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Saturday, January 19, 2013

The cheap race to oblivion- Part One.

Many years ago I worked for Tesco. You know- “Pile it high, sell it cheap”. That was the company mantra back in the 60s and 70s. Sell your wares cheaper than the opposition. Take the pain until your opposition gives up. It worked- for a while.
Look at the terraced streets in your town. There used to be a Corner Shop on- yes- every corner. One small shop could supply the basic needs of 100 homes. It was a living. The Asians that Idi Amin displaced from Uganda couldn’t buy them quickly enough. They extended the opening hours and worked hard to provide a service to the community. They hope to pass the business on to their children. All in vain.

The first supermarket in the UK wasn’t opened by Tesco but by Lyons (of Corner Shop, Lyons Tea, Lyons Cakes, Lyons Maid Ice Cream fame) Who? Never mind. Just content yourself that fifty years ago they were one of the biggest names in food retailing. Gone now.
The first supermarket in the UK opened in West London in 1951. It was on the corner of their huge factory named Cadby Hall and opposite the Empire Hall at Olympia.
Empire Hall? That was what it was called before Ikea moved in. Cadby Hall? That is now converted into luxury flats after the manufacturing was moved out of London.
J Lyons & Co were famous for LEO, a computer that became operational in 1951 and was used as part of their accounting systems- a world first.
When the Lyons Supermarket opened, the customers didn’t know what to do. Up to that moment, one went into a shop and asked an assistant for whatever you wanted. She (invariably) selected the item for you. Suddenly customers were confronted with shelves of goods and a wire basket and told to serve themselves. Revolutionary.

When I worked in Olympia in the early 1970s I would use the Lyons Supermarket from time to time. It had been open for 20 years and was starting to look tired. It kept “regular” opening hours- it closed at 5.30 and wasn’t open on Sundays. It couldn’t compete with the corner shops nor the likes of Tesco. It closed down in the mid 70s.

A few years later I worked at a huge Tesco in Northampton, having moved from Cadby Hall along with the manufacturing. The store sold furniture, clothes, records as well as the usual food lines. How could a corner shop compete? How could the local chains of foodstores compete? The Co-op? One by one they closed branches. Tesco began buying up chains of supermarkets in their quest for market dominance. The buzzword was “market share”. I remember a supermarket opening locally in a blaze of advertising. They tried to take Tesco on, shaving their margins and hoping for vast numbers of customers to make the numbers work. At the time I said it wouldn’t last and I was proved right. It was window dressing. The store was opened with the apparently sole aim of making it attractive to a rival chain. It was taken over, rebadged and then closed down once the new owners realised they’d been conned. But hey, all’s fair in love and supermarket wars.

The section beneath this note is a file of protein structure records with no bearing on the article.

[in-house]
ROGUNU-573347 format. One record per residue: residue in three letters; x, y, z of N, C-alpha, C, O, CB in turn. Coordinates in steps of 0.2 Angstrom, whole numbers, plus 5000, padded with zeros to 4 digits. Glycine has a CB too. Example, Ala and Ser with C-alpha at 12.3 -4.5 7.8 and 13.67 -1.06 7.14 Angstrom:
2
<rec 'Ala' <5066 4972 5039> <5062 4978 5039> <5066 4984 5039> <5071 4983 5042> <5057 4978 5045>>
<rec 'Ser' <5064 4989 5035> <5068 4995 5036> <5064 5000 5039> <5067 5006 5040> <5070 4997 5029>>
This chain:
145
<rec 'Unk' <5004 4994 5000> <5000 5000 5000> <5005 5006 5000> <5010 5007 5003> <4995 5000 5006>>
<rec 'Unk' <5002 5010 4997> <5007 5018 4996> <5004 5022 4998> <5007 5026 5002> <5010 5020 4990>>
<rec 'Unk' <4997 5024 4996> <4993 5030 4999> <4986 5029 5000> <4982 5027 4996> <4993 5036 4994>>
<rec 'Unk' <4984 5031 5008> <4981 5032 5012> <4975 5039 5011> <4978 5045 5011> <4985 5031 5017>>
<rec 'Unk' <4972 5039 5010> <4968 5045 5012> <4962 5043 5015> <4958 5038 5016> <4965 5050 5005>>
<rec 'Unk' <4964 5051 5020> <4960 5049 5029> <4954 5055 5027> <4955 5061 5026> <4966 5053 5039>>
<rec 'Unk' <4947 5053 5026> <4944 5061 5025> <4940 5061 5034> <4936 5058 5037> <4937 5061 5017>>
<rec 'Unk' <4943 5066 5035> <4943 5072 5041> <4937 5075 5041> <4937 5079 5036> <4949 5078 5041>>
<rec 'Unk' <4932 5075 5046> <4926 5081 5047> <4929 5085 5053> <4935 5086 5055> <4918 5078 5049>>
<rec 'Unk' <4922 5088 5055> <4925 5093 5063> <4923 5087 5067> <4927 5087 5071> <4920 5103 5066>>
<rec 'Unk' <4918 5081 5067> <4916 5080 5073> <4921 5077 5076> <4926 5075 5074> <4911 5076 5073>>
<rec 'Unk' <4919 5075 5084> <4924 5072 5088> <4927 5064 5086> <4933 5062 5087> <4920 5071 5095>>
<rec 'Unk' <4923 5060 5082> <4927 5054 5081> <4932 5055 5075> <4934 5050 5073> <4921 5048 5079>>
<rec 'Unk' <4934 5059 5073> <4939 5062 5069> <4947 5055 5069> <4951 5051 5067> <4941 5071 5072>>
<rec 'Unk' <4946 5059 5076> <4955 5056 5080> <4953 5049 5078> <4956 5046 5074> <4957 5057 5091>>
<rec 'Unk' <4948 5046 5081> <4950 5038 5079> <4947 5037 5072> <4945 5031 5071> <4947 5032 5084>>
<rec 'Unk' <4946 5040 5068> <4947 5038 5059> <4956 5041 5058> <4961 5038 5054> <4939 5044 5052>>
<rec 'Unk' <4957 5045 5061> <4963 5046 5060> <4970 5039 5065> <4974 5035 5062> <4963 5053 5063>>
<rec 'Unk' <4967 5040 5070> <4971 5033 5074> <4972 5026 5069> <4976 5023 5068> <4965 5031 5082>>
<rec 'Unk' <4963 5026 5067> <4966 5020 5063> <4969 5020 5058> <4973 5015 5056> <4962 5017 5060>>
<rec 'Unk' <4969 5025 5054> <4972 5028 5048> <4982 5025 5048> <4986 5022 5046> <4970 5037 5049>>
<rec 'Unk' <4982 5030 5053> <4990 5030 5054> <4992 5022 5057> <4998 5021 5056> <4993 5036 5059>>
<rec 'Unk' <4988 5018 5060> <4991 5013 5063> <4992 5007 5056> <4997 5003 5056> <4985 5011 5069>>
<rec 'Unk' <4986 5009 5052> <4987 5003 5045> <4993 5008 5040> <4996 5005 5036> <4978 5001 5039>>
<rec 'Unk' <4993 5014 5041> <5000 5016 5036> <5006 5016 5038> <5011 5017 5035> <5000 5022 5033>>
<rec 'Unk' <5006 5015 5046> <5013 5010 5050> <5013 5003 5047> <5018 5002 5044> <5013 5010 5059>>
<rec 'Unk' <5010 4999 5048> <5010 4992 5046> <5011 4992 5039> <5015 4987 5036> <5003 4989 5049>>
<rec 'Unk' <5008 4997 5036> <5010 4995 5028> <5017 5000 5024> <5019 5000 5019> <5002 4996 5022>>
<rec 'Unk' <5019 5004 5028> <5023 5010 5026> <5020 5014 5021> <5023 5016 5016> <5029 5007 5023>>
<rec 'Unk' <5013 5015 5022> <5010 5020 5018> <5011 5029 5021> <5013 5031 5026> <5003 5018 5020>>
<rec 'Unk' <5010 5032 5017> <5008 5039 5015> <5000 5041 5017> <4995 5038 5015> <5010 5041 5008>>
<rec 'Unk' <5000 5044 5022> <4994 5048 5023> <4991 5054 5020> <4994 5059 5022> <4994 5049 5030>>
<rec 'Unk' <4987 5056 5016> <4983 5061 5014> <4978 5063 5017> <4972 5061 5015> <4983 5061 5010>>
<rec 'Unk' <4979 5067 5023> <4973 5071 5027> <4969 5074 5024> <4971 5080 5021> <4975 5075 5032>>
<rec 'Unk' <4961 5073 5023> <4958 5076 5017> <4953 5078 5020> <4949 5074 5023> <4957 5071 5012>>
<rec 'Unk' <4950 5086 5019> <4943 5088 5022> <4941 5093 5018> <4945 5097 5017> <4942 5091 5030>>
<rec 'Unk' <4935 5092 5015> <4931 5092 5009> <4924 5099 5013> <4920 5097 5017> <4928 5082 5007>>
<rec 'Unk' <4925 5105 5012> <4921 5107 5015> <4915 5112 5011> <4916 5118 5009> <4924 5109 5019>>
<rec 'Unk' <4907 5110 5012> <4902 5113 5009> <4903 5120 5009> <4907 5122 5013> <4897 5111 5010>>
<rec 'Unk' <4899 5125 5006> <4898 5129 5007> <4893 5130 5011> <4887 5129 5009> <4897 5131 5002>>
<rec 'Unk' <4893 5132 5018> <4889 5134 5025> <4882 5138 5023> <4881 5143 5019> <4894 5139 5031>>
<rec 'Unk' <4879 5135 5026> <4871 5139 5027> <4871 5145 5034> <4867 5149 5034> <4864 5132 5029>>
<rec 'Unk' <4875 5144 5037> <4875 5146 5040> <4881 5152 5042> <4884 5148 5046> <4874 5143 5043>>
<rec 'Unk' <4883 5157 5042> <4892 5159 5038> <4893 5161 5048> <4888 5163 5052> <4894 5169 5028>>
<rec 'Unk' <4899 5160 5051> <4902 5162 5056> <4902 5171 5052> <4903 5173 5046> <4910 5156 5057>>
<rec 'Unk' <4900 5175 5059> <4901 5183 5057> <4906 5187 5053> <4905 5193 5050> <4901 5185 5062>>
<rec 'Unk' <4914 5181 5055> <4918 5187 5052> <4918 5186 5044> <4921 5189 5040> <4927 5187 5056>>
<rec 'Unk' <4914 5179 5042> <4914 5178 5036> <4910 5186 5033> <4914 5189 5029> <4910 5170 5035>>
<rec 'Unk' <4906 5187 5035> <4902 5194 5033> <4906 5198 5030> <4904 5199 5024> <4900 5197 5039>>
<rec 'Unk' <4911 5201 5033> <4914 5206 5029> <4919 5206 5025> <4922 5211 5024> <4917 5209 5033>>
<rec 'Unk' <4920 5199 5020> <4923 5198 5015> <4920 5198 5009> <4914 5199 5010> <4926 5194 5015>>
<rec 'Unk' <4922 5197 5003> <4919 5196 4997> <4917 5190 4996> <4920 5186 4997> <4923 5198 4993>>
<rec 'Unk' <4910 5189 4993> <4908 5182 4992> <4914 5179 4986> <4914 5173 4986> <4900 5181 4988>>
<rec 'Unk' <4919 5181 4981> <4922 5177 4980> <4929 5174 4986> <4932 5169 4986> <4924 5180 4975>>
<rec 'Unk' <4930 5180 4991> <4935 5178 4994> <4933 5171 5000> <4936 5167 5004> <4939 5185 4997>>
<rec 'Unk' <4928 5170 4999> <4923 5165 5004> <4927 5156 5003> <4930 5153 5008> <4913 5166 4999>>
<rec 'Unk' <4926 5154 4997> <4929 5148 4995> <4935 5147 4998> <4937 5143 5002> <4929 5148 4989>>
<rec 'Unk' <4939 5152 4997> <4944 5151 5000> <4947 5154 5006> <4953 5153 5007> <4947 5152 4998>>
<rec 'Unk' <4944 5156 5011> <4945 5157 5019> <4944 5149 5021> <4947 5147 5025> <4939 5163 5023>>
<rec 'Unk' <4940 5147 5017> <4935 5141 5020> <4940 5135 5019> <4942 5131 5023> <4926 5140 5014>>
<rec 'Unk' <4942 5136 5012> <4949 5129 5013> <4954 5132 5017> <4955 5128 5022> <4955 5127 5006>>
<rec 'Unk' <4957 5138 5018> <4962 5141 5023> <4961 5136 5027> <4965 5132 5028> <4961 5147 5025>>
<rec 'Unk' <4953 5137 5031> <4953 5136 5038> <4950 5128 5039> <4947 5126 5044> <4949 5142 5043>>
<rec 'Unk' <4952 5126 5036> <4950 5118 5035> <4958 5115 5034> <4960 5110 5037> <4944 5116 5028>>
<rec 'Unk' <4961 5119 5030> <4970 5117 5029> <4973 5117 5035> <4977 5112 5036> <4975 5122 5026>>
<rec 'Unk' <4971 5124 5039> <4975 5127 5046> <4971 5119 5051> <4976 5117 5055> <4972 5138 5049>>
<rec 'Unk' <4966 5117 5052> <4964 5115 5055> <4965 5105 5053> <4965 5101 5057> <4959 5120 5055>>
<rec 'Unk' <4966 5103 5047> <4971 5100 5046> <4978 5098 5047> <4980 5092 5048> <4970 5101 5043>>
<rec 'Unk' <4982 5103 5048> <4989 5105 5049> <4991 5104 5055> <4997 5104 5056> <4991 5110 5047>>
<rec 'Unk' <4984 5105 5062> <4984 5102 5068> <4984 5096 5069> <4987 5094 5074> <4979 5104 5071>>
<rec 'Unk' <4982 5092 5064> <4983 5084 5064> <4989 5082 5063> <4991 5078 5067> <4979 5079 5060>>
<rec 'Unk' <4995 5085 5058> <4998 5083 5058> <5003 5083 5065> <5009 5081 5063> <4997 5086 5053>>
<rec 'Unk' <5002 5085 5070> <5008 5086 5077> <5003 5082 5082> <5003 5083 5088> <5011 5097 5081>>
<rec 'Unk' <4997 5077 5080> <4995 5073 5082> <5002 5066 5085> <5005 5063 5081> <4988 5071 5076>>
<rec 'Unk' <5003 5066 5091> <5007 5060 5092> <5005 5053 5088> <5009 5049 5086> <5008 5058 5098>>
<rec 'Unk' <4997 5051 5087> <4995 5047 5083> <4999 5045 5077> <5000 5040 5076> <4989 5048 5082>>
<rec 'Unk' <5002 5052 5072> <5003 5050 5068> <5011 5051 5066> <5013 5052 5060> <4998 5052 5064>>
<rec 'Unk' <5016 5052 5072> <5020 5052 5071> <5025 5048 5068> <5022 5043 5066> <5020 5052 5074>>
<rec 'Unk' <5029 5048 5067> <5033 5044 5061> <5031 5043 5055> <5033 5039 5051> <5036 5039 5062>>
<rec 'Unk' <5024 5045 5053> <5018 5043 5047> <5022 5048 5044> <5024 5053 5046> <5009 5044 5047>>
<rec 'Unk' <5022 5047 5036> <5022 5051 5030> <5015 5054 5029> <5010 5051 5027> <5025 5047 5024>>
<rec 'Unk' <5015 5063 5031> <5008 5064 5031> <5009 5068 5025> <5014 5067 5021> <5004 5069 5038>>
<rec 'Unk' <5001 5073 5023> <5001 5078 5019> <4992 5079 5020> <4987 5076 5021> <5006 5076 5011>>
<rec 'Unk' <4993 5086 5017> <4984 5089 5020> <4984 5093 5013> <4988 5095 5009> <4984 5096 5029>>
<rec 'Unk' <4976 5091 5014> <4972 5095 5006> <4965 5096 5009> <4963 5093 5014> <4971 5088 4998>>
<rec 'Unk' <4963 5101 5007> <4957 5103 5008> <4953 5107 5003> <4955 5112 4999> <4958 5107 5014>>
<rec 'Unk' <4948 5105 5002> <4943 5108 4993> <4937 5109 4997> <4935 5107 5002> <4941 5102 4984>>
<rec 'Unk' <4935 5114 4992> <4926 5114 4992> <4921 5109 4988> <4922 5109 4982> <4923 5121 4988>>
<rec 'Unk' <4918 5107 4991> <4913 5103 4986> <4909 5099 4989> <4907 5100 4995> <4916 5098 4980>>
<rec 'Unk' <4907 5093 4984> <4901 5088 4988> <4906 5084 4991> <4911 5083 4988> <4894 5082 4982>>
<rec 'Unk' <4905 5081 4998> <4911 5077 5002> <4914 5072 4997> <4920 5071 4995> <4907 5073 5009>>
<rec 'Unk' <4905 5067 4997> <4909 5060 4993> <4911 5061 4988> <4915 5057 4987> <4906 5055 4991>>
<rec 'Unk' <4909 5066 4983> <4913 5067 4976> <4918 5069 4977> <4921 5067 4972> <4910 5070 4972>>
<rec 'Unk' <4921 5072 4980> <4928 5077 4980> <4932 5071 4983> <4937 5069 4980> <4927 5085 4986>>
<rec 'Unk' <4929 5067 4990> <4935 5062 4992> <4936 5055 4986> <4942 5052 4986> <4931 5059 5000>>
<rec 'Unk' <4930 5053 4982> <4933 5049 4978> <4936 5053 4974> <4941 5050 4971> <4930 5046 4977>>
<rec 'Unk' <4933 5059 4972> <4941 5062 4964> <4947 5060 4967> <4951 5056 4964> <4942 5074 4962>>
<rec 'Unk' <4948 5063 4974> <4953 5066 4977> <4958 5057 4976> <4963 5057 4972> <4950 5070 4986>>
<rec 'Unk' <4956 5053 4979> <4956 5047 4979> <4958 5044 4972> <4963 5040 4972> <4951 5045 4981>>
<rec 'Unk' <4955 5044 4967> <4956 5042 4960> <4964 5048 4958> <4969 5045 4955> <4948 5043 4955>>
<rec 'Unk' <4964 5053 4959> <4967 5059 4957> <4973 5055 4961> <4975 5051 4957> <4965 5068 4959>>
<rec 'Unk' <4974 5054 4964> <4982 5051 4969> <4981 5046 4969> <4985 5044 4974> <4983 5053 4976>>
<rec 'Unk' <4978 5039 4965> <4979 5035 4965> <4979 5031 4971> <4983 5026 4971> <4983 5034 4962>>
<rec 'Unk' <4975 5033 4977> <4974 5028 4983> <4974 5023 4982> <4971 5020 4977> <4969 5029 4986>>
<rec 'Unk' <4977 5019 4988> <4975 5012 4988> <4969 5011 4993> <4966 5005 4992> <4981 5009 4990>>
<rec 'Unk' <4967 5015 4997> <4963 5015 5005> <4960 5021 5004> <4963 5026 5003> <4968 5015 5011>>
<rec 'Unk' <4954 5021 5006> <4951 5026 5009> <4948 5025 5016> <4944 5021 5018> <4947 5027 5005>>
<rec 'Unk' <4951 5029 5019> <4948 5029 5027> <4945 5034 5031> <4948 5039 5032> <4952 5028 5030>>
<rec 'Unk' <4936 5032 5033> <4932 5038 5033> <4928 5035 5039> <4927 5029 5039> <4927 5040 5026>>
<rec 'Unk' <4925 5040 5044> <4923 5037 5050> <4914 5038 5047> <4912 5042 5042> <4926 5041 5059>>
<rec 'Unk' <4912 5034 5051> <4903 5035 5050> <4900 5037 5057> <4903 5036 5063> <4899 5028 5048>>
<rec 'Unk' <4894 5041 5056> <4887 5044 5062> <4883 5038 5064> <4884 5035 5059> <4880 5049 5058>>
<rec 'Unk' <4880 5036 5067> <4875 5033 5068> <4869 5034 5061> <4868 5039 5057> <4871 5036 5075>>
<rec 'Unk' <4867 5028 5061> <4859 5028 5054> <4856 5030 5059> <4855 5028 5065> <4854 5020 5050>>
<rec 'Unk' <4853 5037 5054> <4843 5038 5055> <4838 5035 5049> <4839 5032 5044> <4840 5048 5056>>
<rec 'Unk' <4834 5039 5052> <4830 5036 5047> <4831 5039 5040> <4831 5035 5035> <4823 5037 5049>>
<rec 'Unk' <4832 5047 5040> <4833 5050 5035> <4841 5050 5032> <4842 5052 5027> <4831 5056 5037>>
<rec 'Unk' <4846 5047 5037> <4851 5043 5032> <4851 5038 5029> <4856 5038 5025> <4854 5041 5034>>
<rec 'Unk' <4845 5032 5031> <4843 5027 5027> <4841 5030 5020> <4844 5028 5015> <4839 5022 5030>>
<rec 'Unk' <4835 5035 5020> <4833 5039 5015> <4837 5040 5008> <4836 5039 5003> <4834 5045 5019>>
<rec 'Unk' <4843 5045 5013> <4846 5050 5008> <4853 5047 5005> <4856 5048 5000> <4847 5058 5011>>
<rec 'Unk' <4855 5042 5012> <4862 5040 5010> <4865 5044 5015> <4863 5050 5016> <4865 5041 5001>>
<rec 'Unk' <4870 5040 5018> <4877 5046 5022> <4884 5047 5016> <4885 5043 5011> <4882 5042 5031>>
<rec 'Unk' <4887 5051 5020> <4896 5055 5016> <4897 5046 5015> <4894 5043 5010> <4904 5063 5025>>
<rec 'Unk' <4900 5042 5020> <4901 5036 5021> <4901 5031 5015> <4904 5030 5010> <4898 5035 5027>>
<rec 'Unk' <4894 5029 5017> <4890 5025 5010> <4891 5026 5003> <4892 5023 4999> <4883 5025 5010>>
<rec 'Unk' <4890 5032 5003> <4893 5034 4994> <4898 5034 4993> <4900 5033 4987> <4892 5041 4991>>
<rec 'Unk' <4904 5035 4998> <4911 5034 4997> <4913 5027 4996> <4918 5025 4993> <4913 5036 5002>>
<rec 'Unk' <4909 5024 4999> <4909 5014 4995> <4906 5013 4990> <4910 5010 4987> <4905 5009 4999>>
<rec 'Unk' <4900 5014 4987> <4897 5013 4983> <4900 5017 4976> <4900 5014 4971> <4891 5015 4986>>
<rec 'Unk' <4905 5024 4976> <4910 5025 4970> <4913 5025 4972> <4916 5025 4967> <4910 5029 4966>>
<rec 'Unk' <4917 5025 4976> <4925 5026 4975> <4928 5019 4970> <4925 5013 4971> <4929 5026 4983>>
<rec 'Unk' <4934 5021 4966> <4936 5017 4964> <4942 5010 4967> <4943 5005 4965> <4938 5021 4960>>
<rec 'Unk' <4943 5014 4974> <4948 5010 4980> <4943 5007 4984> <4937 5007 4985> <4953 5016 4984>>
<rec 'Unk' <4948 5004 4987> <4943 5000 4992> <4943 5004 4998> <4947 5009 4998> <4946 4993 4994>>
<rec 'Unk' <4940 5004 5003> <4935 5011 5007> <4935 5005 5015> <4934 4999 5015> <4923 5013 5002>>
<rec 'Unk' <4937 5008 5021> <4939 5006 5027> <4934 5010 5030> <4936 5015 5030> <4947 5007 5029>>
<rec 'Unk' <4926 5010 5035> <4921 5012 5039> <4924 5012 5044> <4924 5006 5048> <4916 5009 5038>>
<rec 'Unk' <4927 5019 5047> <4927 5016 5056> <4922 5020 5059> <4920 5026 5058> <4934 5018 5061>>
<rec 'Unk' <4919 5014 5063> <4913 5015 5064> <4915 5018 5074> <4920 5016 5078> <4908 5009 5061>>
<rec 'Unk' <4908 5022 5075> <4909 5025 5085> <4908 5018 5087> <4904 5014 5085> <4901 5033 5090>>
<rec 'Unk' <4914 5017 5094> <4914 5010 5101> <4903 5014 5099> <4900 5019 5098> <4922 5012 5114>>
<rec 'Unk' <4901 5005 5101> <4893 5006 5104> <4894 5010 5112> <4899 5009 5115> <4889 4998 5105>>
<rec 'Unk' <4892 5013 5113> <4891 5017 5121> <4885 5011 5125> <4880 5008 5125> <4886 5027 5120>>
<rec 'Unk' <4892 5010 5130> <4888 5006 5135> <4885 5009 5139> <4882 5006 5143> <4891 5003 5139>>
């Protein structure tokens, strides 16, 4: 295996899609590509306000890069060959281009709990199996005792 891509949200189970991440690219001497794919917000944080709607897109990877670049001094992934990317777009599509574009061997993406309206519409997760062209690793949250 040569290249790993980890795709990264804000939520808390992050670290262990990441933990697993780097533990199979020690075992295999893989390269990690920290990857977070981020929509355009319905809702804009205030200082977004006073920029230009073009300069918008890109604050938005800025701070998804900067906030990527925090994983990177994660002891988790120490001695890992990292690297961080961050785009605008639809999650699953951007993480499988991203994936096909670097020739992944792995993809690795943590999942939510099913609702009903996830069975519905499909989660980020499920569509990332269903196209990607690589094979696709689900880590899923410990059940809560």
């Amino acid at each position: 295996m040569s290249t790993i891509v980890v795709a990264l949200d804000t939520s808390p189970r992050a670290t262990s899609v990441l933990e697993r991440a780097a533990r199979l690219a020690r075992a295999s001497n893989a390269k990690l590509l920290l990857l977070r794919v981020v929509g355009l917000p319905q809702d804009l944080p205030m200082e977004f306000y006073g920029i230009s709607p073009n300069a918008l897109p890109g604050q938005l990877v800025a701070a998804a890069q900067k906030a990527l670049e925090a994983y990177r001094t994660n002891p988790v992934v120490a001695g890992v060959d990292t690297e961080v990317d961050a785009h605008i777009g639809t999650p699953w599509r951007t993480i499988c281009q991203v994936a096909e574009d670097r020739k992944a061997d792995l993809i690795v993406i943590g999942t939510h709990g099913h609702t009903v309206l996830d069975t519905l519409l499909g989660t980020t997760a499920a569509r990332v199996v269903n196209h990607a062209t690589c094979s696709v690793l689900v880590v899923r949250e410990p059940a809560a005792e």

The government of the day were all in favour of competition.
Competition good, monopoly bad- the mantra went.
Leave the supermarkets to slog it out and may the best man win- ignoring the obvious. The end result of all this competition would be to leave one firm standing victorious- in other words- a monopoly.
This insane disease of cutting margins to the bone spread to other areas of retail. I was by now working in the book trade, and the sale of books was subject to the Net Book Agreement. Loud voices in the media were all in favour of abolishing it. After all they said- if the consumer could buy a tin of beans for a few pence cheaper in the store next door- what’s to stop them?
Books aren’t beans. The same reasoning does not apply. An author might write a book a year. Prolific authors might write three every two years. Every book is unique- otherwise, why bother reading it? Certain publishers have been successful selling the same book over and over again- Mills & Boon for example, but even they aren’t the same as a tin of beans. You buy a tin of beans, eat it, and then go and buy another identical tin the next week.
When you treat books in the same way- you buy a book, read it and then…..? Wait a year for the author to write another. The skill of the bookseller is to match the customers reading preferences with the books on the shelf. You’ve read all of Steven King’s so why not try James Herbert or Dean Koonz? A good bookseller will know his books and his customers. I was a good bookseller. Our margins were good and our customers loyal.
Then the publishers got greedy. The next Jeffrey Archer or Jilly Cooper (This was the late 80s by the way) was offered to the supermarkets and petrol stations. Instead of selling 400 copies of a new title I’d only sell 100. The braying voices had forgotten that the customer only buys one copy of the book. Once he’d bought it and read it- that was it until the next release.
In amongst the din were those that shouted that they’d sell more books if the Net Book Agreement was ditched. At the time I failed to see how this could be so. I was only going to sell one copy of one book to one customer. My profit margin was around 35%. By knocking a pound off the price all that would achieve was that my margin and profitability and viability would be hit.
Empty vessels make most noise. The Net Book Agreement was scrapped. The owners of the chain of bookshops saw the writing on the wall and sold up. Soon afterwards I was out of a job. The new owners knew best. Right.
A few years later the bookshop was gone. Suffocated by debt caused by bad buying decisions and too small a margin.
Cheapest is dearest.

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